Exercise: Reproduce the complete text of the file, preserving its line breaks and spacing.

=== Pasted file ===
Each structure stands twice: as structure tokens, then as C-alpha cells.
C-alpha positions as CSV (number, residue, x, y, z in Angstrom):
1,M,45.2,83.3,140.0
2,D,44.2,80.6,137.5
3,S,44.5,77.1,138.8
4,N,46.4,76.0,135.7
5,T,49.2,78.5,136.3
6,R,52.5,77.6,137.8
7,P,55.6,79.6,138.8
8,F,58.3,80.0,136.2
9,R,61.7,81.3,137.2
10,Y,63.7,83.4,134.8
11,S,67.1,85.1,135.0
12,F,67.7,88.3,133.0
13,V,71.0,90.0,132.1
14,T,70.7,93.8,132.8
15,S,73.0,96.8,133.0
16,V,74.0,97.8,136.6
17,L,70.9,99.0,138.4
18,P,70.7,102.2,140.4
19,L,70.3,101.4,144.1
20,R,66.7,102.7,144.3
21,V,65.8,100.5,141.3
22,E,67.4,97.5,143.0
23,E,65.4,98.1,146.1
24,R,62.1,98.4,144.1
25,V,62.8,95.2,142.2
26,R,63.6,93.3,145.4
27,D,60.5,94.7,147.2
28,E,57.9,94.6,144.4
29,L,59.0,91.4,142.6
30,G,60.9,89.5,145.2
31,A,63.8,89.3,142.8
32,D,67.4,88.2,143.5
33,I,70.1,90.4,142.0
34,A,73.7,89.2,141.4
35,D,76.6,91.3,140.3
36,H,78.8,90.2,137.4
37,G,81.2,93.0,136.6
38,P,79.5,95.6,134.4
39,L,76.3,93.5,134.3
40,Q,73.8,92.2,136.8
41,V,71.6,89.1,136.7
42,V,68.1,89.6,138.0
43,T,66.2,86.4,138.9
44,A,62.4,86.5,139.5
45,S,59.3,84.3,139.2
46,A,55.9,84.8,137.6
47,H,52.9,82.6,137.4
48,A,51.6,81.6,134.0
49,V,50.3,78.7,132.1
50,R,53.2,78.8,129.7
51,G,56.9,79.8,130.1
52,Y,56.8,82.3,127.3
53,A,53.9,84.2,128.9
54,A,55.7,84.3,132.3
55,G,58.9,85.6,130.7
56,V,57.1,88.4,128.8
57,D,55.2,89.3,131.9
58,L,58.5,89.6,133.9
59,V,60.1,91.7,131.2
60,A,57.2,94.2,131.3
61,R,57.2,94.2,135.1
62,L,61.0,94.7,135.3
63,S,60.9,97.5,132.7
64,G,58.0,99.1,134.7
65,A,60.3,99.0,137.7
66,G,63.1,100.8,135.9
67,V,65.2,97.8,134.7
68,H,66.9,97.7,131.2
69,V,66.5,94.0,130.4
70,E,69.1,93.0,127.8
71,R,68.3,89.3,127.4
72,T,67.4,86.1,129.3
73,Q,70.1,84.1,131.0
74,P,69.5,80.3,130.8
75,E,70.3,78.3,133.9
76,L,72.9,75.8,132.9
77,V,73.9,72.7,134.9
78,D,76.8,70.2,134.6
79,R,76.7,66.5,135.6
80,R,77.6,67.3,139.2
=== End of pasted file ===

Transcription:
Each structure stands twice: as structure tokens, then as C-alpha cells.
C-alpha positions as CSV (number, residue, x, y, z in Angstrom):
1,M,45.2,83.3,140.0
2,D,44.2,80.6,137.5
3,S,44.5,77.1,138.8
4,N,46.4,76.0,135.7
5,T,49.2,78.5,136.3
6,R,52.5,77.6,137.8
7,P,55.6,79.6,138.8
8,F,58.3,80.0,136.2
9,R,61.7,81.3,137.2
10,Y,63.7,83.4,134.8
11,S,67.1,85.1,135.0
12,F,67.7,88.3,133.0
13,V,71.0,90.0,132.1
14,T,70.7,93.8,132.8
15,S,73.0,96.8,133.0
16,V,74.0,97.8,136.6
17,L,70.9,99.0,138.4
18,P,70.7,102.2,140.4
19,L,70.3,101.4,144.1
20,R,66.7,102.7,144.3
21,V,65.8,100.5,141.3
22,E,67.4,97.5,143.0
23,E,65.4,98.1,146.1
24,R,62.1,98.4,144.1
25,V,62.8,95.2,142.2
26,R,63.6,93.3,145.4
27,D,60.5,94.7,147.2
28,E,57.9,94.6,144.4
29,L,59.0,91.4,142.6
30,G,60.9,89.5,145.2
31,A,63.8,89.3,142.8
32,D,67.4,88.2,143.5
33,I,70.1,90.4,142.0
34,A,73.7,89.2,141.4
35,D,76.6,91.3,140.3
36,H,78.8,90.2,137.4
37,G,81.2,93.0,136.6
38,P,79.5,95.6,134.4
39,L,76.3,93.5,134.3
40,Q,73.8,92.2,136.8
41,V,71.6,89.1,136.7
42,V,68.1,89.6,138.0
43,T,66.2,86.4,138.9
44,A,62.4,86.5,139.5
45,S,59.3,84.3,139.2
46,A,55.9,84.8,137.6
47,H,52.9,82.6,137.4
48,A,51.6,81.6,134.0
49,V,50.3,78.7,132.1
50,R,53.2,78.8,129.7
51,G,56.9,79.8,130.1
52,Y,56.8,82.3,127.3
53,A,53.9,84.2,128.9
54,A,55.7,84.3,132.3
55,G,58.9,85.6,130.7
56,V,57.1,88.4,128.8
57,D,55.2,89.3,131.9
58,L,58.5,89.6,133.9
59,V,60.1,91.7,131.2
60,A,57.2,94.2,131.3
61,R,57.2,94.2,135.1
62,L,61.0,94.7,135.3
63,S,60.9,97.5,132.7
64,G,58.0,99.1,134.7
65,A,60.3,99.0,137.7
66,G,63.1,100.8,135.9
67,V,65.2,97.8,134.7
68,H,66.9,97.7,131.2
69,V,66.5,94.0,130.4
70,E,69.1,93.0,127.8
71,R,68.3,89.3,127.4
72,T,67.4,86.1,129.3
73,Q,70.1,84.1,131.0
74,P,69.5,80.3,130.8
75,E,70.3,78.3,133.9
76,L,72.9,75.8,132.9
77,V,73.9,72.7,134.9
78,D,76.8,70.2,134.6
79,R,76.7,66.5,135.6
80,R,77.6,67.3,139.2